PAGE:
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CPD/Events


State Chambers has developed an extensive monthly CPD Program. Barristers from the floor present on various topics on the last Friday of each month. 

For further information about the CPD program, please contact the convener of the CPD Program Tom Dixon on 02 9223 1522.

Most recent CPD - Wrongful Birth -
Presented by


Michael Cranitch SC & Andrew Campbell

Time: 4pm on Friday 24 November 2017 

 

Synopsis

Few legal issues highlight the tension between ethics and legal principles than the question of wrongful birth. 

The High Court looked at the issue of wrongful birth in Cattanach v Melchior (2003) 215 CLR 1 which involved a negligently-performed sterilization operation. It held by a majority of 4:3 that child rearing damages were recoverable based on orthodox principles of negligence. The dissentients invoked policy concerns that an award of damages would ‘commodify’ the child. 

Recently, Beazley P in Waller v James [2015] NSWCA 232 was prepared to accept that the right of a parent to plan their family was something capable of protection in law, such that the scope of a doctor’s duty of care extended to permit a claim for economic loss. 

Questions of causation and remoteness of damage remain debatable in the context of late term abortions for foetuses with suspected disabilities. 

Can this debate escape moral considerations? 

The next presentation by Cranitch SC and Campbell will explore these issues. 

Talking Points

Is it possible to say that a severely disabled child has been harmed by the mere fact of being born? To make out a case for wrongful life, does a disabled child have to show that non-existence is preferable to a life with disabilities? Should damages be discounted for the joys, benefits and support that a child’s life may bring to the parents? These are some of the perplexing philosophical problems involved in deciding between what is claimed to be a defective life and no life.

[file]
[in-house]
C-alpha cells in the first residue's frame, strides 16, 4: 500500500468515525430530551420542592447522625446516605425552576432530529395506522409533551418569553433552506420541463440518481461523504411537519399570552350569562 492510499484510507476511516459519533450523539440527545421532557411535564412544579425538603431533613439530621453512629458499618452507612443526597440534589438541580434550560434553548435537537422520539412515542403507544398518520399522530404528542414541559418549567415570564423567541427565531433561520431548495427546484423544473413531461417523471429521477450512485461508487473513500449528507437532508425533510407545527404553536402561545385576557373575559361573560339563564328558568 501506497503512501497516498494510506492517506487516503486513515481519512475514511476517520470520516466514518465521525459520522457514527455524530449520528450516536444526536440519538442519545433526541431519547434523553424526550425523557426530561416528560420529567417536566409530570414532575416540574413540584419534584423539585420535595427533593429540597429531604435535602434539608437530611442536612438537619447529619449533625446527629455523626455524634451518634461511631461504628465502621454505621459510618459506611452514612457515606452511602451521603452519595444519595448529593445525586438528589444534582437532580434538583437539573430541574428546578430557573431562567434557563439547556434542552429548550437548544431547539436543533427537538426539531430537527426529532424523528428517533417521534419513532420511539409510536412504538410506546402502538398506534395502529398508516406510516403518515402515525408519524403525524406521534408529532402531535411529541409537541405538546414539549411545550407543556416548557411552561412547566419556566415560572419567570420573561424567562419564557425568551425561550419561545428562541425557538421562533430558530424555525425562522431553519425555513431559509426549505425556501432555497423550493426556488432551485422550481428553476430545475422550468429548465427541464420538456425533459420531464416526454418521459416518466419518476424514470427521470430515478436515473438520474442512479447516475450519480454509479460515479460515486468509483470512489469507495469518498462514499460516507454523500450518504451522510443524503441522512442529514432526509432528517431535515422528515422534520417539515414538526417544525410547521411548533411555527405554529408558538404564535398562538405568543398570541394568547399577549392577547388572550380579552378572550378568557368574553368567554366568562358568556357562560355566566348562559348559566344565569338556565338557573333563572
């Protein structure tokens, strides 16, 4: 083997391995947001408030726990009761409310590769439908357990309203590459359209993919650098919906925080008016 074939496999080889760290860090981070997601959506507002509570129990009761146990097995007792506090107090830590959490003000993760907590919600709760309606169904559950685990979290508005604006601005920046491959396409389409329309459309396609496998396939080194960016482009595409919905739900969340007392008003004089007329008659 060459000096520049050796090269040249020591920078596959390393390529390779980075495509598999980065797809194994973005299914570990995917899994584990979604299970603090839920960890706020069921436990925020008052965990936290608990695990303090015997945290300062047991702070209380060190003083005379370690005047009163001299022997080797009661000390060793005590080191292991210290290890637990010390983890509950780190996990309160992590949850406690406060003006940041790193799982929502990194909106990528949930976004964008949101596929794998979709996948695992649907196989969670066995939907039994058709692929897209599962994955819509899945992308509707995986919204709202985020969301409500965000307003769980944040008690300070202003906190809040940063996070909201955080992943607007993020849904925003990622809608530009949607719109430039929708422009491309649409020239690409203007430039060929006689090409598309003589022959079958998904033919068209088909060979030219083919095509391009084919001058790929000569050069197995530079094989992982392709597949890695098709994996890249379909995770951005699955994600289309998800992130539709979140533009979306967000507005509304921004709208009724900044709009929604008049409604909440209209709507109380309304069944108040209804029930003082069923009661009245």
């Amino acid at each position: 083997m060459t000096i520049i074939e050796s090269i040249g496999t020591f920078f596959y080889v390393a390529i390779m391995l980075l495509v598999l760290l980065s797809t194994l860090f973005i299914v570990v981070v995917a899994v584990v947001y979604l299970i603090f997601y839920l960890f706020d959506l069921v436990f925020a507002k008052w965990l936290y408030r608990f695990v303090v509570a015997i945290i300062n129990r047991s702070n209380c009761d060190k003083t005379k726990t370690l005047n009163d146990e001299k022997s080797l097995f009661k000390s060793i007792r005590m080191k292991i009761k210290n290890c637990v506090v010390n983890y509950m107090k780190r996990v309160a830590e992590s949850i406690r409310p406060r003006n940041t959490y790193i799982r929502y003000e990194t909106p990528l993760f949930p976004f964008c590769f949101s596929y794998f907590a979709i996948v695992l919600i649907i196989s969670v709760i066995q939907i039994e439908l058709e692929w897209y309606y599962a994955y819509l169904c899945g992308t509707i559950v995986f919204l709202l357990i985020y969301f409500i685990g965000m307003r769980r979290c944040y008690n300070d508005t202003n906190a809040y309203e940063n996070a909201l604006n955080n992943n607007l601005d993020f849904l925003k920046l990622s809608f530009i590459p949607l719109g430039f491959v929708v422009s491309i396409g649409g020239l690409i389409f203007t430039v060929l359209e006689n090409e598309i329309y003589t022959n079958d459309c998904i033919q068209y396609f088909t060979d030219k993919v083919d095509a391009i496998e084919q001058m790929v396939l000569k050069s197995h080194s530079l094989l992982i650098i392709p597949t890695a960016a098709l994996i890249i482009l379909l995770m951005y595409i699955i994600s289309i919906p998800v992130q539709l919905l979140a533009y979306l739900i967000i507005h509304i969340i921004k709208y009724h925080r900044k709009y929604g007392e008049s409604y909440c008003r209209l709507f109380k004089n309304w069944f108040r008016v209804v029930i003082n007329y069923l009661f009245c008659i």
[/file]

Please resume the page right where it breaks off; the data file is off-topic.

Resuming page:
In 2003, the High Court held (4:3) that where an unplanned child is born through medical negligence, the parents may sue the negligent doctor to recover the costs of raising the child to maturity: Cattanach v Melchior (2003) 215 CLR 1.[1]  That case arose from negligent advice following a negligently performed sterilisation operation.[2] Both parents and child were normal and healthy.

This decision prompted legislative intervention restricting child-rearing damages in NSW in wrongful birth cases[3]: s.71 Civil Liability Act 2002 (NSW). Section 71, however, does not preclude the recovery of damages associated with rearing a child who suffers from a disability (that is, in wrongful life cases[4]). The basis of the action in wrongful life is not that the doctor’s negligent advice caused the disability suffered by the child, but rather that, properly advised, the child would never have been born.

In 2006, the High Court held (6:1) that children born with profound disabilities were not entitled to damages where medical practitioners negligently failed to warn the parents of the particular risks[5], in circumstances where the mothers would have elected to terminate their pregnancies had they been aware that there was a real risk of the children being born with such disabilities: Harriton v Stephens [2006] HCA 15; (2006) 226 CLR 521; Waller v James [2006] HCA 16; (2006) 226 CLR 136.

The moral conundrum in wrongful life cases such as these is that the Court is in effect assessing the ‘damage’ caused by a life being brought into existence. Crennan J in Harriton v Stephens rejected the claim on this basis: “A comparison between a life with disabilities and non-existence, for the purposes of proving actual damage and having a trier of fact apprehend the nature of the damage caused, is impossible”.[6] 

Kirby J in dissent in Harriton argued that the notion that a person’s life could be wrongful is counterintuitive. What is wrongful is the negligence, not the child’s life, and it is precisely by focusing on the plaintiff’s life rather than on negligent causation of physical damage, that courts have been led to misapply ordinary principles and thus deny recovery.[7]